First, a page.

~ closing excerpt from chapter 14 ~
I asked Isidoro Baltazar about intuitive knowledge, about
that sudden flash of insight, of understanding, that sorcerers are supposed to
cultivate above all else.
He always said to me at those times that to know something
only intuitively is meaningless. Flashes of insight need to be translated into
some coherent thought, otherwise they are purposeless. He compared flashes of
insight to sightings of inexplicable phenomena. Both wane as swiftly as they
come. If they are not constantly reinforced, doubt and forgetfulness will ensue,
for the mind has been conditioned to be practical and accept only that which is
verifiable and quantifiable.
He explained that sorcerers are men of knowledge rather than
men of reason. As such, they are a step ahead of Western intellectual men who
assume that reality - which is often equated with truth - is knowable through
reason. A sorcerer claims that all that is knowable through reason is our
thought processes but that it is only by understanding our total being, at its
most sophisticated and intricate level, that can we eventually erase the
boundaries with which reason defines reality.
Isidoro Baltazar explained to me that sorcerers cultivate the
totality of their being. That is, sorcerers don't necessarily make a distinction
between our rational and our intuitive sides. They use both to reach the realm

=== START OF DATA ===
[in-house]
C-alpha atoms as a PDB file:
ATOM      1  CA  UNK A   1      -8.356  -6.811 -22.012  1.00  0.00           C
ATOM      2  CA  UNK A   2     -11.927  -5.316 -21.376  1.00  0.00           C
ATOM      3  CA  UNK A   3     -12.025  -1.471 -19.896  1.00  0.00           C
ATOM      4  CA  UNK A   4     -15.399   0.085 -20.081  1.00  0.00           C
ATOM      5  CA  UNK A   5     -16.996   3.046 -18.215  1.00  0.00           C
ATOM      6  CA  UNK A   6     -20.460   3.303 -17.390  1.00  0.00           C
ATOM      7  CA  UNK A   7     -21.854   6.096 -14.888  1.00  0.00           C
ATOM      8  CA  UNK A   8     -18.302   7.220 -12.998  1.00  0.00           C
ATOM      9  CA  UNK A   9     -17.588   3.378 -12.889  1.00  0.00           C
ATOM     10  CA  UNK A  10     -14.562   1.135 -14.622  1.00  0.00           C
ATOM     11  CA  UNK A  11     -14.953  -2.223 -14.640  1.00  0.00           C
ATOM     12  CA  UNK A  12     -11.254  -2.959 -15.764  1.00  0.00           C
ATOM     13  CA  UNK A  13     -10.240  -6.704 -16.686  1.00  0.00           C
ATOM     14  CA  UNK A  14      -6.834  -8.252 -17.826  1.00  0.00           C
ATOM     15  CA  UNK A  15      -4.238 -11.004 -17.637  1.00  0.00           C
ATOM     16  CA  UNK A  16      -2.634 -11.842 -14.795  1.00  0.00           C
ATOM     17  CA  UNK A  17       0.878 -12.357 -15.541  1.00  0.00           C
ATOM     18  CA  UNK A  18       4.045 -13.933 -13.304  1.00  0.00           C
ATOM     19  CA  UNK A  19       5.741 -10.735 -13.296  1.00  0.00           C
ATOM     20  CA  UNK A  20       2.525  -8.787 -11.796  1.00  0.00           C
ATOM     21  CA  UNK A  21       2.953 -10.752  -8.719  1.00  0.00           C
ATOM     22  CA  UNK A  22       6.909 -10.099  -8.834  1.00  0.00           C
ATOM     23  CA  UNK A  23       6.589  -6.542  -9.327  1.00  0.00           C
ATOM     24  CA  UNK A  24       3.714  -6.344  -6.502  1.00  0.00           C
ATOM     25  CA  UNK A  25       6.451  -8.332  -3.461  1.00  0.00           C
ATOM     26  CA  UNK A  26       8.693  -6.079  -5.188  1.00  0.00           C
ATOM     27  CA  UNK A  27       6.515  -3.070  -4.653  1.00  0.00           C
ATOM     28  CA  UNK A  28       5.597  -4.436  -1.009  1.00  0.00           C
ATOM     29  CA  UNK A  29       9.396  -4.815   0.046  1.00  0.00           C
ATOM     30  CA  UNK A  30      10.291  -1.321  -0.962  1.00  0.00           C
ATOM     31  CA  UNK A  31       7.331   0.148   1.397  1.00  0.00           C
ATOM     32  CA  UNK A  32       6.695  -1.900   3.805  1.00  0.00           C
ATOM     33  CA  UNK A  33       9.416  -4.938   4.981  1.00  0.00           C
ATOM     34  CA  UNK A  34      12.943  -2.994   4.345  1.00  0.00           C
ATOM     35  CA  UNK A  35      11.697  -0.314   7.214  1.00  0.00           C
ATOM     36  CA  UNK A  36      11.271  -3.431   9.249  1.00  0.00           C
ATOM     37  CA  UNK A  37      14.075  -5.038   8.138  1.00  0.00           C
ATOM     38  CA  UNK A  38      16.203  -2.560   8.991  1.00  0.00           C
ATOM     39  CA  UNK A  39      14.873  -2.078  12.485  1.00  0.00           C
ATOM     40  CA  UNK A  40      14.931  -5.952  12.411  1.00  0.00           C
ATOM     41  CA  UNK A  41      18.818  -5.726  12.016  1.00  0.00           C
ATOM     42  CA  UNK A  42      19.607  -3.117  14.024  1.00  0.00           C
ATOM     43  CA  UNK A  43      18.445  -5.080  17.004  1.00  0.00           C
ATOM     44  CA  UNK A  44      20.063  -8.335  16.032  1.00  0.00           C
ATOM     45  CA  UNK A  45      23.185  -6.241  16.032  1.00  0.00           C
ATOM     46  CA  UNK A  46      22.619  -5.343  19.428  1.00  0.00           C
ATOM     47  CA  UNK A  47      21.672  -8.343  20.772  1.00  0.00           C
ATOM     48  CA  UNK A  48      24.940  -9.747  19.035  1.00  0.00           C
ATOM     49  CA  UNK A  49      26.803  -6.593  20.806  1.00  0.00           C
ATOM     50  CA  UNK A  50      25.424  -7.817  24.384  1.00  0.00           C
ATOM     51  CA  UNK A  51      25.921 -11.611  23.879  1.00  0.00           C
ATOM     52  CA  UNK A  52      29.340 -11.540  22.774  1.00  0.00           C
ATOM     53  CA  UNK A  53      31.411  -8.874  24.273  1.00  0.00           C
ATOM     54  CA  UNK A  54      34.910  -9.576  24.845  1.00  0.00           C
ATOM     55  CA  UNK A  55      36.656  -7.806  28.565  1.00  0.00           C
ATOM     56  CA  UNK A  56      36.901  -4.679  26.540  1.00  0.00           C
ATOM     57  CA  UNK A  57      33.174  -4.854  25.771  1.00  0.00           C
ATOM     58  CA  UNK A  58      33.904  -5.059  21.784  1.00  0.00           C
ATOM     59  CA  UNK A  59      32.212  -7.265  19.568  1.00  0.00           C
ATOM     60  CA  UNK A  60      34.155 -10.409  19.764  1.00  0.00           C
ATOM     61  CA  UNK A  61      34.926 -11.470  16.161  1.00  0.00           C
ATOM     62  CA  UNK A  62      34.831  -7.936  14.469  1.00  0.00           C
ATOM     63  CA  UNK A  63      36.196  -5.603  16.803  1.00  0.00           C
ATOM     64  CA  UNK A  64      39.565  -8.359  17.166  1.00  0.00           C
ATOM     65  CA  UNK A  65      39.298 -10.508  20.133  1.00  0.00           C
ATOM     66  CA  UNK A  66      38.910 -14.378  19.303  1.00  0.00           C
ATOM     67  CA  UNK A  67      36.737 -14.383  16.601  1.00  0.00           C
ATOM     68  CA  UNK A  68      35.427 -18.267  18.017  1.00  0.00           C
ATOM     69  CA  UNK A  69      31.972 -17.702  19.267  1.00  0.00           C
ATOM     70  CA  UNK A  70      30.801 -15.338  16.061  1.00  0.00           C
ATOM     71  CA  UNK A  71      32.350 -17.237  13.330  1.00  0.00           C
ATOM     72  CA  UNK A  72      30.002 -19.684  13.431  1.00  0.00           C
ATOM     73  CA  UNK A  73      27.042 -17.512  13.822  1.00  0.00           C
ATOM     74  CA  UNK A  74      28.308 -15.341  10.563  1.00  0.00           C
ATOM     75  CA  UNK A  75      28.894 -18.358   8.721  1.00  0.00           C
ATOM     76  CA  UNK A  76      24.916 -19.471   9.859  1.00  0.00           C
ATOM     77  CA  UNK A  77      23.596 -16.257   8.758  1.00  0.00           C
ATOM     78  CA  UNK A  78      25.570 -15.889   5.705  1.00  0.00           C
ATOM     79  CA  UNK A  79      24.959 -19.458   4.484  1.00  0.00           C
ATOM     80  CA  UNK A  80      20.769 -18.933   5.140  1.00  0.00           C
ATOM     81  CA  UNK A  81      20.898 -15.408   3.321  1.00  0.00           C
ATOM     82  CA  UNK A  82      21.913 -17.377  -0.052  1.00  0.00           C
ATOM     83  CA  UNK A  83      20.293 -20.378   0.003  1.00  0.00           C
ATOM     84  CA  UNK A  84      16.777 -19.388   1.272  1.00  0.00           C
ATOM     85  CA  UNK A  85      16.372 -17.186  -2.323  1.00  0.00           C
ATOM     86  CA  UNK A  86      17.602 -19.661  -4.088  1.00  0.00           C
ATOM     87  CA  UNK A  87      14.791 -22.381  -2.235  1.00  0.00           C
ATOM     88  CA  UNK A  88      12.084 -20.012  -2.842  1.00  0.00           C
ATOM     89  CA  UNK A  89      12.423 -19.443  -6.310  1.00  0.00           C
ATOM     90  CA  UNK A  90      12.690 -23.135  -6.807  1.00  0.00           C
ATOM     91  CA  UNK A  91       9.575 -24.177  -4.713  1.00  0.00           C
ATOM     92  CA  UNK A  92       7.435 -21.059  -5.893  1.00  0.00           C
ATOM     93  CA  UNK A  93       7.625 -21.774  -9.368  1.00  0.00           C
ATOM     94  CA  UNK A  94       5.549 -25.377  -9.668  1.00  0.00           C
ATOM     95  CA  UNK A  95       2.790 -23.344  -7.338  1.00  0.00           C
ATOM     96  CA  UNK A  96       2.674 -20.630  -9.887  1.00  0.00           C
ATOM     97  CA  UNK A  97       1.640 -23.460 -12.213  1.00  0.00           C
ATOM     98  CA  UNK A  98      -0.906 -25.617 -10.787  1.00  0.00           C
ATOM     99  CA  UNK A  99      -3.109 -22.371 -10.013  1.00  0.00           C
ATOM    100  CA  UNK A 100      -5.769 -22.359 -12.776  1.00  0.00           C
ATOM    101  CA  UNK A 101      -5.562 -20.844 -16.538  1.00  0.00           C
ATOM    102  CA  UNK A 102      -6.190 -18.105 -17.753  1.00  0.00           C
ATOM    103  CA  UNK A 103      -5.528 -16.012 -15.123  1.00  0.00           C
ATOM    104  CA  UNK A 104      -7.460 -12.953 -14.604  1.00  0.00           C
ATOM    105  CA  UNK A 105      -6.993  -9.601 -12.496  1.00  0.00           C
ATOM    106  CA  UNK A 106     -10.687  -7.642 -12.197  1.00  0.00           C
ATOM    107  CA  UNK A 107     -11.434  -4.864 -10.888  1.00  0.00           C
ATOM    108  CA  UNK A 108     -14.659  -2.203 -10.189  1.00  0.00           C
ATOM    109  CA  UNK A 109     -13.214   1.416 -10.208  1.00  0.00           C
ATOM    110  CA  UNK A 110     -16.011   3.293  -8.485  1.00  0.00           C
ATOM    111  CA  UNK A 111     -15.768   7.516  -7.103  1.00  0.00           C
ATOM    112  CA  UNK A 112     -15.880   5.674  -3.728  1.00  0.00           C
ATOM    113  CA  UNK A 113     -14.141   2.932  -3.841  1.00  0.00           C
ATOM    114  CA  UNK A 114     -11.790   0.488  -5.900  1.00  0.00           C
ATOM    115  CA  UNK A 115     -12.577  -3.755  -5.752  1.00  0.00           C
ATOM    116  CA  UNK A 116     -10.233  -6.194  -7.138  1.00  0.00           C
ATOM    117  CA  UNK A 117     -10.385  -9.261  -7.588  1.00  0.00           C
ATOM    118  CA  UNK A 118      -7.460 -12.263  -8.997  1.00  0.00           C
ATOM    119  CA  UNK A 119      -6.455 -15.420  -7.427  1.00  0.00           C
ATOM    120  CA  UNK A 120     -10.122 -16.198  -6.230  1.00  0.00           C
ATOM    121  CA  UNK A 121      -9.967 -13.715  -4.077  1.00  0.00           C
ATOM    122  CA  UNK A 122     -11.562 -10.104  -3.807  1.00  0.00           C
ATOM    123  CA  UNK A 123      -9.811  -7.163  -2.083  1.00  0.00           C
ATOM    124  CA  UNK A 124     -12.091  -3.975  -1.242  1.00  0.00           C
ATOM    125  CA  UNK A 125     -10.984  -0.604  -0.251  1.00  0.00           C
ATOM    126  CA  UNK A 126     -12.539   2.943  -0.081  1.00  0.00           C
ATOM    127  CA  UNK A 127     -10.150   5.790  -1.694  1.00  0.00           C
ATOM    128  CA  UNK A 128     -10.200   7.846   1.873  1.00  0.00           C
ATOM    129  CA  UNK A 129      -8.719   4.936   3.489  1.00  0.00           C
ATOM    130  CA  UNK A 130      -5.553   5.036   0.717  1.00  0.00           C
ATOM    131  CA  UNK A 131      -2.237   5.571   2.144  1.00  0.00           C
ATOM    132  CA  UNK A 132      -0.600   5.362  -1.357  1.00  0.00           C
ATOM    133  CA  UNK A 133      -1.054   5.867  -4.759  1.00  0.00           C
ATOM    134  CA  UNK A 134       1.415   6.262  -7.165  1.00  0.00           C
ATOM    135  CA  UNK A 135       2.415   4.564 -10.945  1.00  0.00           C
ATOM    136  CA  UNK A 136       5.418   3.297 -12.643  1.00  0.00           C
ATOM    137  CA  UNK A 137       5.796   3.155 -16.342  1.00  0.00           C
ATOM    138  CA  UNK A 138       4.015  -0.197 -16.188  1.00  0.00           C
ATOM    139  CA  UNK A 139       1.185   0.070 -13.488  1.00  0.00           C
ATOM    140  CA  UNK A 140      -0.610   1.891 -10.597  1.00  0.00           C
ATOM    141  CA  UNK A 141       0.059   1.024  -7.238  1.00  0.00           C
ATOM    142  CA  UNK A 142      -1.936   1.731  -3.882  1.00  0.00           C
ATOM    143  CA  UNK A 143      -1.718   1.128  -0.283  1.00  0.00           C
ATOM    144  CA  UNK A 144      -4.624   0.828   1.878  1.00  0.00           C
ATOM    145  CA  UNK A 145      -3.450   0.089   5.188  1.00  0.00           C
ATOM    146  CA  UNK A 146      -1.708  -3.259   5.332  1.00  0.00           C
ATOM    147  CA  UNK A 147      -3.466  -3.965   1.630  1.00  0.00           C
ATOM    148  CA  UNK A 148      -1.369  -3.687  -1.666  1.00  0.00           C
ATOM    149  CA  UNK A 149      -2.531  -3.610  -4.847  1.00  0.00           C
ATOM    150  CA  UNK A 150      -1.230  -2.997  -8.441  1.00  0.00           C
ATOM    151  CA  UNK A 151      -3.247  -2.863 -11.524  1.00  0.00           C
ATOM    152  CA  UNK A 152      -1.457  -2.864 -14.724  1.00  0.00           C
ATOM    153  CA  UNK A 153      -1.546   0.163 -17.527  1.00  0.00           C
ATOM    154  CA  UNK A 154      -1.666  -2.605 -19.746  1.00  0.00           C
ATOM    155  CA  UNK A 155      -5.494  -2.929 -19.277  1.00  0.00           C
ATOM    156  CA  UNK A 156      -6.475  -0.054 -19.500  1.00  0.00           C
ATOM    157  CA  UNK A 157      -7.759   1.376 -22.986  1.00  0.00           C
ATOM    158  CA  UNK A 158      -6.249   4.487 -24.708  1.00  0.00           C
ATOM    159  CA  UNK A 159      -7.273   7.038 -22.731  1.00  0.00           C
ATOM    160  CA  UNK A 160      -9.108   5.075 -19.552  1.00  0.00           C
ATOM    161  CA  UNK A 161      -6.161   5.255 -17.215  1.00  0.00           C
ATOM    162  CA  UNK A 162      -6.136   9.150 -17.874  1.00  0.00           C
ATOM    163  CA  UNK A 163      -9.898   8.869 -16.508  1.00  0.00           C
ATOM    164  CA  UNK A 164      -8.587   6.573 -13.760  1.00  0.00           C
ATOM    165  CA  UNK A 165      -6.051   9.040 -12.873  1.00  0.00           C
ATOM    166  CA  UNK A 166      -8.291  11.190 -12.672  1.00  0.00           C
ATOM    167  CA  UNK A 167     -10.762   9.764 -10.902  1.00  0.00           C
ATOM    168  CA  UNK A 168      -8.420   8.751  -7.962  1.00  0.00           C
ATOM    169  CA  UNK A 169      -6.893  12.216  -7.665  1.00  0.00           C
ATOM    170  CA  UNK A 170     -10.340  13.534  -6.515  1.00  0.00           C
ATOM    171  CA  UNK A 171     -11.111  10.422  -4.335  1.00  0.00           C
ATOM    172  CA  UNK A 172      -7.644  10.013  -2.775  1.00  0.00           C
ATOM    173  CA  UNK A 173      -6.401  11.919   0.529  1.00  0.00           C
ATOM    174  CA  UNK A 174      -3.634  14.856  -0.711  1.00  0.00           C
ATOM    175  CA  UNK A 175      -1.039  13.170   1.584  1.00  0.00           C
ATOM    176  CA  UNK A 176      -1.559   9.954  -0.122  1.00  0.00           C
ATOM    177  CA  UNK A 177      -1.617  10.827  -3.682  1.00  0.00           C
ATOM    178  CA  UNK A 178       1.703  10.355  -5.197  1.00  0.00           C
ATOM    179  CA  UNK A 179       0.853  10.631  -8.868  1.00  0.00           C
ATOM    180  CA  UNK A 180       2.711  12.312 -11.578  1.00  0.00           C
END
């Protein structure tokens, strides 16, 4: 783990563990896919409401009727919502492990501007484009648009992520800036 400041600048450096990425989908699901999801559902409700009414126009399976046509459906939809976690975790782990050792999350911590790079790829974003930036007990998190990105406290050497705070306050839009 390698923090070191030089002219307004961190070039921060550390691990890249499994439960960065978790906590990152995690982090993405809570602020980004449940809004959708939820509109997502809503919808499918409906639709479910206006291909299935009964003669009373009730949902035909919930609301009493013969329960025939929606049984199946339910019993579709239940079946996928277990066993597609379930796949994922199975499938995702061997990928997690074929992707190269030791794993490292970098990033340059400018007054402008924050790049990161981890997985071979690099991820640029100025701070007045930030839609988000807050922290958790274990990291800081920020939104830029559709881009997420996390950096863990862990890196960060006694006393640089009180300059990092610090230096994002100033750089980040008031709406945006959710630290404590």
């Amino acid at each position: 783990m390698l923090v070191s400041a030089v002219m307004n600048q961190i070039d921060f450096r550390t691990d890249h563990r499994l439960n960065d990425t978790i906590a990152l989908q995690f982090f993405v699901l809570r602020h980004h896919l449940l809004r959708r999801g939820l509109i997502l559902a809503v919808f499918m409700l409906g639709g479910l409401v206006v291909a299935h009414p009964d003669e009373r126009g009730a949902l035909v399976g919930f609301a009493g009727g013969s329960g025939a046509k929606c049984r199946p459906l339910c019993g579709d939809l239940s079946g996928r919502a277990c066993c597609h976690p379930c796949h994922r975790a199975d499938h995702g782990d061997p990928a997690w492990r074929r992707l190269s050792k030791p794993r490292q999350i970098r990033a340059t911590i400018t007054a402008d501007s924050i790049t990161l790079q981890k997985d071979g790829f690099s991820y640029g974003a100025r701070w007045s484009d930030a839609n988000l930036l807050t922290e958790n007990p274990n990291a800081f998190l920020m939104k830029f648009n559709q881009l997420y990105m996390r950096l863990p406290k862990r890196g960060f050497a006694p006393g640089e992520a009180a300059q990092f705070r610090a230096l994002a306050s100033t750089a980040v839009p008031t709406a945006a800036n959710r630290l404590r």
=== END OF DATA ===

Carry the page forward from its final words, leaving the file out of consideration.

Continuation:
of awareness they call silent knowledge, which lies beyond language, beyond
Again and again, Isidoro Baltazar stressed that for one to
silence one’s rational side one first has to understand his or her thought
process at its most sophisticated and intricate level. He believed that
philosophy, beginning with classical Greek thought, provided the best way of
illuminating this thought process. He never tired of repeating that, whether we
are scholars or laymen, we are nonetheless members and inheritors of our Western
intellectual tradition. And that means that regardless of our level of education
and sophistication, we are captives of that intellectual tradition and the way
it interprets what reality is.
Only superficially, Isidoro Baltazar claimed, are we willing
to accept that what we call reality is a culturally determined construct. And
what we need is to accept at the deepest level possible that culture is the
product of a long, co-operative, highly selective, highly developed, and, last
but not least, highly coercive process that culminates in an agreement that
shields us from other possibilities.
Sorcerers actively strive to unmask the fact that reality is
dictated and upheld by our reason; that ideas and thoughts stemming from reason
become regimes of knowledge that ordain how we see and act in the world; and
that incredible pressure is put on all of us to make certain ideologies
acceptable to ourselves.
He stressed that sorcerers are interested in perceiving the
world in ways outside of what is culturally determined. What is culturally
determined is that our personal experiences, plus a shared social agreement on